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Issue 14, 2014
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The binding mechanisms of intrinsically disordered proteins

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Intrinsically disordered proteins (IDPs) and intrinsically disordered regions (IDRs) of proteins are very common and instrumental for cellular signaling. Recently, a number of studies have investigated the kinetic binding mechanisms of IDPs and IDRs. These results allow us to draw conclusions about the energy landscape for the coupled binding and folding of disordered proteins. The association rate constants of IDPs cover a wide range (105–109 M−1 s−1) and are largely governed by long-range charge–charge interactions, similarly to interactions between well-folded proteins. Off-rate constants also differ significantly among IDPs (with half-lives of up to several minutes) but are usually around 0.1–1000 s−1, allowing for rapid dissociation of complexes. Likewise, affinities span from pM to μM suggesting that the low-affinity high-specificity concept for IDPs is not straightforward. Overall, it appears that binding precedes global folding although secondary structure elements such as helices may form before the protein–protein interaction. Short IDPs bind in apparent two-state reactions whereas larger IDPs often display complex multi-step binding reactions. While the two extreme cases of two-step binding (conformational selection and induced fit) or their combination into a square mechanism is an attractive model in theory, it is too simplistic in practice. Experiment and simulation suggest a more complex energy landscape in which IDPs bind targets through a combination of conformational selection before binding (e.g., secondary structure formation) and induced fit after binding (global folding and formation of short-range intermolecular interactions).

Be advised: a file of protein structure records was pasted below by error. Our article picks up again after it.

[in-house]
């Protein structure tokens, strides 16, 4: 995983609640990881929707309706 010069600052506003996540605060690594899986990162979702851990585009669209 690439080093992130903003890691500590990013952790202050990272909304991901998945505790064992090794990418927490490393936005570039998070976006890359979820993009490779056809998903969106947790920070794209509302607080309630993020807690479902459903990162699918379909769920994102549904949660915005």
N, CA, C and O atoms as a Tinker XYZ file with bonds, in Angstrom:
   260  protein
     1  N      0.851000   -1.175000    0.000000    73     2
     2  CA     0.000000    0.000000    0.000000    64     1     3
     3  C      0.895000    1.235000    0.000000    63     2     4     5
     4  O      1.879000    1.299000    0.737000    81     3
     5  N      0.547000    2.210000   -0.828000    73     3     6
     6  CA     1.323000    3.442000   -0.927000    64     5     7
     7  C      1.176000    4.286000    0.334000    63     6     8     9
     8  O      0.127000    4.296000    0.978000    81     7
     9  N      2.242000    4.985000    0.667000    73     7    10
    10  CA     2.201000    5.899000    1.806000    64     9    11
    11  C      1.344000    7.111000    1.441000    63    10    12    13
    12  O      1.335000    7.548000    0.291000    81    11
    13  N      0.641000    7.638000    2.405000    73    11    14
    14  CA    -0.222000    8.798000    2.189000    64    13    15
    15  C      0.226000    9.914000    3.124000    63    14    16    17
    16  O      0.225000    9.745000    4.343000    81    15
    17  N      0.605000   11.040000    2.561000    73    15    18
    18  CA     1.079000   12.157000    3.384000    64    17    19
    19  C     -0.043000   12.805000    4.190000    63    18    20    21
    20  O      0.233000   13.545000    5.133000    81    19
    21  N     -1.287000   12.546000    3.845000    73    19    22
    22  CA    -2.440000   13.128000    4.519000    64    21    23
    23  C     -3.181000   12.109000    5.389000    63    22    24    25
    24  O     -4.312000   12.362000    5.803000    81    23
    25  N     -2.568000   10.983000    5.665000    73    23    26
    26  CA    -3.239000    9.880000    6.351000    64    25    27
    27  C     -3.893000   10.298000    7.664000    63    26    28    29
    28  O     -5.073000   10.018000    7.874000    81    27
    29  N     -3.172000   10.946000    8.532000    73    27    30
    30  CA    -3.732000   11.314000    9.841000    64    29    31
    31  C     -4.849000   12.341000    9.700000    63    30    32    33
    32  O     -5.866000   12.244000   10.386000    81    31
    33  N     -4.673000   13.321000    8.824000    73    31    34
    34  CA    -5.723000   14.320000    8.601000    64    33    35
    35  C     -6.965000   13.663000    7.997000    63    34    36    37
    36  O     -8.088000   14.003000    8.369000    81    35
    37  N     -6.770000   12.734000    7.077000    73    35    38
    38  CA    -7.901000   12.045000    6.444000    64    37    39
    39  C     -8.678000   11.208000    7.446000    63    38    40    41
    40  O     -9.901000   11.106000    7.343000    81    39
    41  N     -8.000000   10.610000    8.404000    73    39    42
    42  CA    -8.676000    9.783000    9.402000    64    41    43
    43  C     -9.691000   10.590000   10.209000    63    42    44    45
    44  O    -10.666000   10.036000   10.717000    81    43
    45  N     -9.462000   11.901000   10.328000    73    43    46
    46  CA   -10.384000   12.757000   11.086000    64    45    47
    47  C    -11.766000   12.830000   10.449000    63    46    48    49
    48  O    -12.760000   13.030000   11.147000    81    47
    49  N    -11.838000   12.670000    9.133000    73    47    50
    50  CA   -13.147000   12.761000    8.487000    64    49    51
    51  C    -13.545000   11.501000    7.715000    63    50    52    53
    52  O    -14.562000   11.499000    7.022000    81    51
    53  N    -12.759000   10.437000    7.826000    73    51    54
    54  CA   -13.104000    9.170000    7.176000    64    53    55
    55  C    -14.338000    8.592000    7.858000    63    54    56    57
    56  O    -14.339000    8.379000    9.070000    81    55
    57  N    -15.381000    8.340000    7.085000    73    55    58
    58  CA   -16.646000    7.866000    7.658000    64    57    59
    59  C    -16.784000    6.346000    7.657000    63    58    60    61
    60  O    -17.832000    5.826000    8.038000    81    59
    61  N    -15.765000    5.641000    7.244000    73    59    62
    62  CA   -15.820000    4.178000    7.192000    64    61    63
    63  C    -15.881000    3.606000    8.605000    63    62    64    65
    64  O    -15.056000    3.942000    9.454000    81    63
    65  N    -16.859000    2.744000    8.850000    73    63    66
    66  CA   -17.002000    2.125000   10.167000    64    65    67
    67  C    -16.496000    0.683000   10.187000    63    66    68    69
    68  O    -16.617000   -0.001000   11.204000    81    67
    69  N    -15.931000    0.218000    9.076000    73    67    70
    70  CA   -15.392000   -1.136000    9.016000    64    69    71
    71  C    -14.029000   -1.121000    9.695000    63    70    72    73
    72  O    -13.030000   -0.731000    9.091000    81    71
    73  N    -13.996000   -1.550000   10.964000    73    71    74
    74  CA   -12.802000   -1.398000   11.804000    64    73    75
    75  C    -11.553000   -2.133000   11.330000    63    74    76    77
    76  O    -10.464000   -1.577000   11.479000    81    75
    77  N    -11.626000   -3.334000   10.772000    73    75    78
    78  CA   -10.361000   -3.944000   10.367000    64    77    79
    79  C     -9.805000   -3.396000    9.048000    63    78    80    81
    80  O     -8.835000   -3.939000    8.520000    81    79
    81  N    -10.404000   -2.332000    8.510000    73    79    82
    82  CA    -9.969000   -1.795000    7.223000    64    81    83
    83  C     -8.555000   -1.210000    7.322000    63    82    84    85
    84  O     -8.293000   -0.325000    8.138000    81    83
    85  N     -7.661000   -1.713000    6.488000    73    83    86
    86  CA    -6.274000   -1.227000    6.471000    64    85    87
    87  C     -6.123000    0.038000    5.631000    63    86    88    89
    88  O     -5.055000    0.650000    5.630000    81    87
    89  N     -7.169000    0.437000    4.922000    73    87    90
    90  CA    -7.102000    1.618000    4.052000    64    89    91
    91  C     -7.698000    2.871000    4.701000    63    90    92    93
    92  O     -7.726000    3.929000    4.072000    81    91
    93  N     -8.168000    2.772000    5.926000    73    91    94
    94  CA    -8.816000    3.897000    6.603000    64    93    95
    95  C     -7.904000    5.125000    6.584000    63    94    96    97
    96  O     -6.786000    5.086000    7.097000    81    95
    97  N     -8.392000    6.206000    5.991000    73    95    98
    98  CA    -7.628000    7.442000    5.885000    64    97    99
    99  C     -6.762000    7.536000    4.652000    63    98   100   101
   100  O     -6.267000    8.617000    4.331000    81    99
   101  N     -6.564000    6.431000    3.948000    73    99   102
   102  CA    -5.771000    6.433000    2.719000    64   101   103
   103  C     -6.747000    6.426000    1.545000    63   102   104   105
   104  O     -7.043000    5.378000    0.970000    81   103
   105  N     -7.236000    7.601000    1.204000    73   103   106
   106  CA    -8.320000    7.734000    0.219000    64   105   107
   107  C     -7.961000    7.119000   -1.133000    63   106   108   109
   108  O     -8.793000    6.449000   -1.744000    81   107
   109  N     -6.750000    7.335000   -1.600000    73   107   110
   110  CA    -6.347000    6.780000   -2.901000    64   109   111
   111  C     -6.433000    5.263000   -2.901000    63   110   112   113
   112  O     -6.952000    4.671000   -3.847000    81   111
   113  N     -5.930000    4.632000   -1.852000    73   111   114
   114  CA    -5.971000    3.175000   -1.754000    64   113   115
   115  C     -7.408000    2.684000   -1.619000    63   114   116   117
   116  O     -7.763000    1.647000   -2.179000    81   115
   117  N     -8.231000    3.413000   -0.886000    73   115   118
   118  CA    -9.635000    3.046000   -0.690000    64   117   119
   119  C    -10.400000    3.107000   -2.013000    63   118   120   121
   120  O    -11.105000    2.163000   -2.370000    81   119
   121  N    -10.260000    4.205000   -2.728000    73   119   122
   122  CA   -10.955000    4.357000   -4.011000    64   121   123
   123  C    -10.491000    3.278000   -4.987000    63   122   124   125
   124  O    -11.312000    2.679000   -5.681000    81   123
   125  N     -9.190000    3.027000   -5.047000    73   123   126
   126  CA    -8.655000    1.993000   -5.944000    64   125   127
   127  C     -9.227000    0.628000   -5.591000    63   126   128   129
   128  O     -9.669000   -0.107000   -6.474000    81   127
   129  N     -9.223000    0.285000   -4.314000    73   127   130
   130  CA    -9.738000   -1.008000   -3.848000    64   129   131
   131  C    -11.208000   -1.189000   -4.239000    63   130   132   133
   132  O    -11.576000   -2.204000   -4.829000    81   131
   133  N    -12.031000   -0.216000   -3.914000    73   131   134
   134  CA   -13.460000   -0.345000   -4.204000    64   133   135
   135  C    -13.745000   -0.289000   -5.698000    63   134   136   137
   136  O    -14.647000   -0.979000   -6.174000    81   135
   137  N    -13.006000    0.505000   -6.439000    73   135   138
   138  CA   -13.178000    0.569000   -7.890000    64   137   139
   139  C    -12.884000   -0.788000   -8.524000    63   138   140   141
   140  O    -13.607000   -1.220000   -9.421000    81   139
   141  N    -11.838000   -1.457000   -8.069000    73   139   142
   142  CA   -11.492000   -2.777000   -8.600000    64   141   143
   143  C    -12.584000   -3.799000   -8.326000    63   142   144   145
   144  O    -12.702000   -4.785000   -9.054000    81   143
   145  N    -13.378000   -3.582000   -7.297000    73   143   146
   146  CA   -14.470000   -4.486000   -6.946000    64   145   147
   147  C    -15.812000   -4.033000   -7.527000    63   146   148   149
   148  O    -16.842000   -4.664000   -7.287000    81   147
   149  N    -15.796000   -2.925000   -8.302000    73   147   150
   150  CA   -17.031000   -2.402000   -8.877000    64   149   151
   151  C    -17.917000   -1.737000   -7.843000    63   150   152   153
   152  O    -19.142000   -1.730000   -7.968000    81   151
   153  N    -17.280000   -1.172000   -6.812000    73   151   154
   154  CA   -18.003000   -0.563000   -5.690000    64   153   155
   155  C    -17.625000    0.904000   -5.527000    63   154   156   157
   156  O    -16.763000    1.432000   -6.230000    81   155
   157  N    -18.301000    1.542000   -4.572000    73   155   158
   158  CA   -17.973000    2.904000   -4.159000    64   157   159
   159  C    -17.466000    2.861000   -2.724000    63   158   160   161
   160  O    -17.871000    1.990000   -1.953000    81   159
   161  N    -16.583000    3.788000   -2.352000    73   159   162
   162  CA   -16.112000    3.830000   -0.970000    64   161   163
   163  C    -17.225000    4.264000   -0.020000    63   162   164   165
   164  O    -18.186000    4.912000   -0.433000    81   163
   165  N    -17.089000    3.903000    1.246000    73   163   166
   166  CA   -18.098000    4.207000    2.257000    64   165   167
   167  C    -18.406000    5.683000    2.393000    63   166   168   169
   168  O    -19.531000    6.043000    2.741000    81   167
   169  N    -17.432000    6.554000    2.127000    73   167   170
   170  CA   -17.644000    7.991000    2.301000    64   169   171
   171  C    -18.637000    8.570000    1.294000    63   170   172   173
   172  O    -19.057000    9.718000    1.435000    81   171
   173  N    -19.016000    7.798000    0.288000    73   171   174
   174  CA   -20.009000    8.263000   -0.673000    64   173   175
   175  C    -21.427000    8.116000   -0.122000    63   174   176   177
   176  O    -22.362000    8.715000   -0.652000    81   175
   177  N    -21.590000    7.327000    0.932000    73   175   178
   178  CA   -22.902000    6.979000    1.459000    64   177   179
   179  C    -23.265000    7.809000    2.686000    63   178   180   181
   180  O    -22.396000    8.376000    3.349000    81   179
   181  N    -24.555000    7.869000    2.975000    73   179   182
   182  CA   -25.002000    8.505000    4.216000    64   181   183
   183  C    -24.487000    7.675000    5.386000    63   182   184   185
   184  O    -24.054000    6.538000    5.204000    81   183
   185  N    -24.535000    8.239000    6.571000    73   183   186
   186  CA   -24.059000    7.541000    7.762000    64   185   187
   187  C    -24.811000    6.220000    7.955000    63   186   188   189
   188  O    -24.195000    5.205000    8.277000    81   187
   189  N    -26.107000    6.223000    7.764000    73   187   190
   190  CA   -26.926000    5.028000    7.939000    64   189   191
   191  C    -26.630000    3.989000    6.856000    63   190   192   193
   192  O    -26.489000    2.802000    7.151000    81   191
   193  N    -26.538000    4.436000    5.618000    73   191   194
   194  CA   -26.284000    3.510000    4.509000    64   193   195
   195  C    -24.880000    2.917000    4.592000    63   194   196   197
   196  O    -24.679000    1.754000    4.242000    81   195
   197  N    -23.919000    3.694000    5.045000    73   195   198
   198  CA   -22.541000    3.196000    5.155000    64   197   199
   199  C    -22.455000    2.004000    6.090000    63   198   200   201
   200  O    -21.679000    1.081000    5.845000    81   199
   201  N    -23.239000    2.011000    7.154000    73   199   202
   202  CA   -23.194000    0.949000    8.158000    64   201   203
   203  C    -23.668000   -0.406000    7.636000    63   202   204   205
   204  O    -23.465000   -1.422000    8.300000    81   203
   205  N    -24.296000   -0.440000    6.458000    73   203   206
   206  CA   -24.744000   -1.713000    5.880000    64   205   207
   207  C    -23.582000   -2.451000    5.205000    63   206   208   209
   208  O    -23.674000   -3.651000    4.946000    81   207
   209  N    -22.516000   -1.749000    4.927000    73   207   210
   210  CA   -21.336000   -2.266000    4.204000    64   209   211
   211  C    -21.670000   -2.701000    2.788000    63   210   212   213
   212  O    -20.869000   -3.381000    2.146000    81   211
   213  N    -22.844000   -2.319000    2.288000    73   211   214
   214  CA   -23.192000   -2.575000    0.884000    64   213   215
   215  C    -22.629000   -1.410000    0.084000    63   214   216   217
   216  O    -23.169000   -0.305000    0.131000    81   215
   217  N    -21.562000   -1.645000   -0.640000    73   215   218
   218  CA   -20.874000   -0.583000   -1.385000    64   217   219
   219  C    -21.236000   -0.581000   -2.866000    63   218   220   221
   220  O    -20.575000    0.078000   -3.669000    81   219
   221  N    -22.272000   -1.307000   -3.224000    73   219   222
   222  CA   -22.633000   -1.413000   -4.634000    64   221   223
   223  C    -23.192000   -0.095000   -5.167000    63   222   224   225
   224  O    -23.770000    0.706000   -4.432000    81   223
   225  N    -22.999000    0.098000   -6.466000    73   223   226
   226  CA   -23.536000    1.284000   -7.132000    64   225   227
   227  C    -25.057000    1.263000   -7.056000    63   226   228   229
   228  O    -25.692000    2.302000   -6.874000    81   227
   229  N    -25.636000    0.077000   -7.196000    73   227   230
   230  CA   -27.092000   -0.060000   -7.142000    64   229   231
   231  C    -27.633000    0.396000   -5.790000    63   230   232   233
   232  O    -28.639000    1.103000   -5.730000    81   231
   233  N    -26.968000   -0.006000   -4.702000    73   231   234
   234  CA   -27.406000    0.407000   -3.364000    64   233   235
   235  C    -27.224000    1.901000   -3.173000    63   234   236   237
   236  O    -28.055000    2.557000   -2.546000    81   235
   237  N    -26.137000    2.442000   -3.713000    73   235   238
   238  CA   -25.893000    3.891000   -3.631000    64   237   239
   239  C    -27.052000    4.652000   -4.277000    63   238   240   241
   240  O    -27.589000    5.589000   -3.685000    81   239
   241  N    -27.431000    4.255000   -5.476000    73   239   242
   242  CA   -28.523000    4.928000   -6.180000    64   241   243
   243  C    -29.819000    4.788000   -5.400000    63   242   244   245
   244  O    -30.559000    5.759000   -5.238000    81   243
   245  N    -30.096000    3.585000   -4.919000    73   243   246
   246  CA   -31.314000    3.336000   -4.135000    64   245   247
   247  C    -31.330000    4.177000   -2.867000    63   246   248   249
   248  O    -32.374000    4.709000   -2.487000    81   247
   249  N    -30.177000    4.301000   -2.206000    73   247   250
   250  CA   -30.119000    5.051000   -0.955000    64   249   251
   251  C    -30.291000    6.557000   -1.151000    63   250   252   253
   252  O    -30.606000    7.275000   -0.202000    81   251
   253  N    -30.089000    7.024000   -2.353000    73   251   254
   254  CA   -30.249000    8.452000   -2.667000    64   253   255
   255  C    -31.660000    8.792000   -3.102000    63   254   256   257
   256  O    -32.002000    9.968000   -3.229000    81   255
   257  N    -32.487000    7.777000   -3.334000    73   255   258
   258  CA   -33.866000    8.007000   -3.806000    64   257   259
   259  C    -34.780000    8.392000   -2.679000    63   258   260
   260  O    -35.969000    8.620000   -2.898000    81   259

Graphical abstract: The binding mechanisms of intrinsically disordered proteins

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The article was received on 07 Oct 2013, accepted on 12 Nov 2013 and first published on 06 Dec 2013

Article type: Perspective
DOI: 10.1039/C3CP54226B
Phys. Chem. Chem. Phys., 2014,16, 6323-6331

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    The binding mechanisms of intrinsically disordered proteins

    J. Dogan, S. Gianni and P. Jemth, Phys. Chem. Chem. Phys., 2014, 16, 6323
    DOI: 10.1039/C3CP54226B

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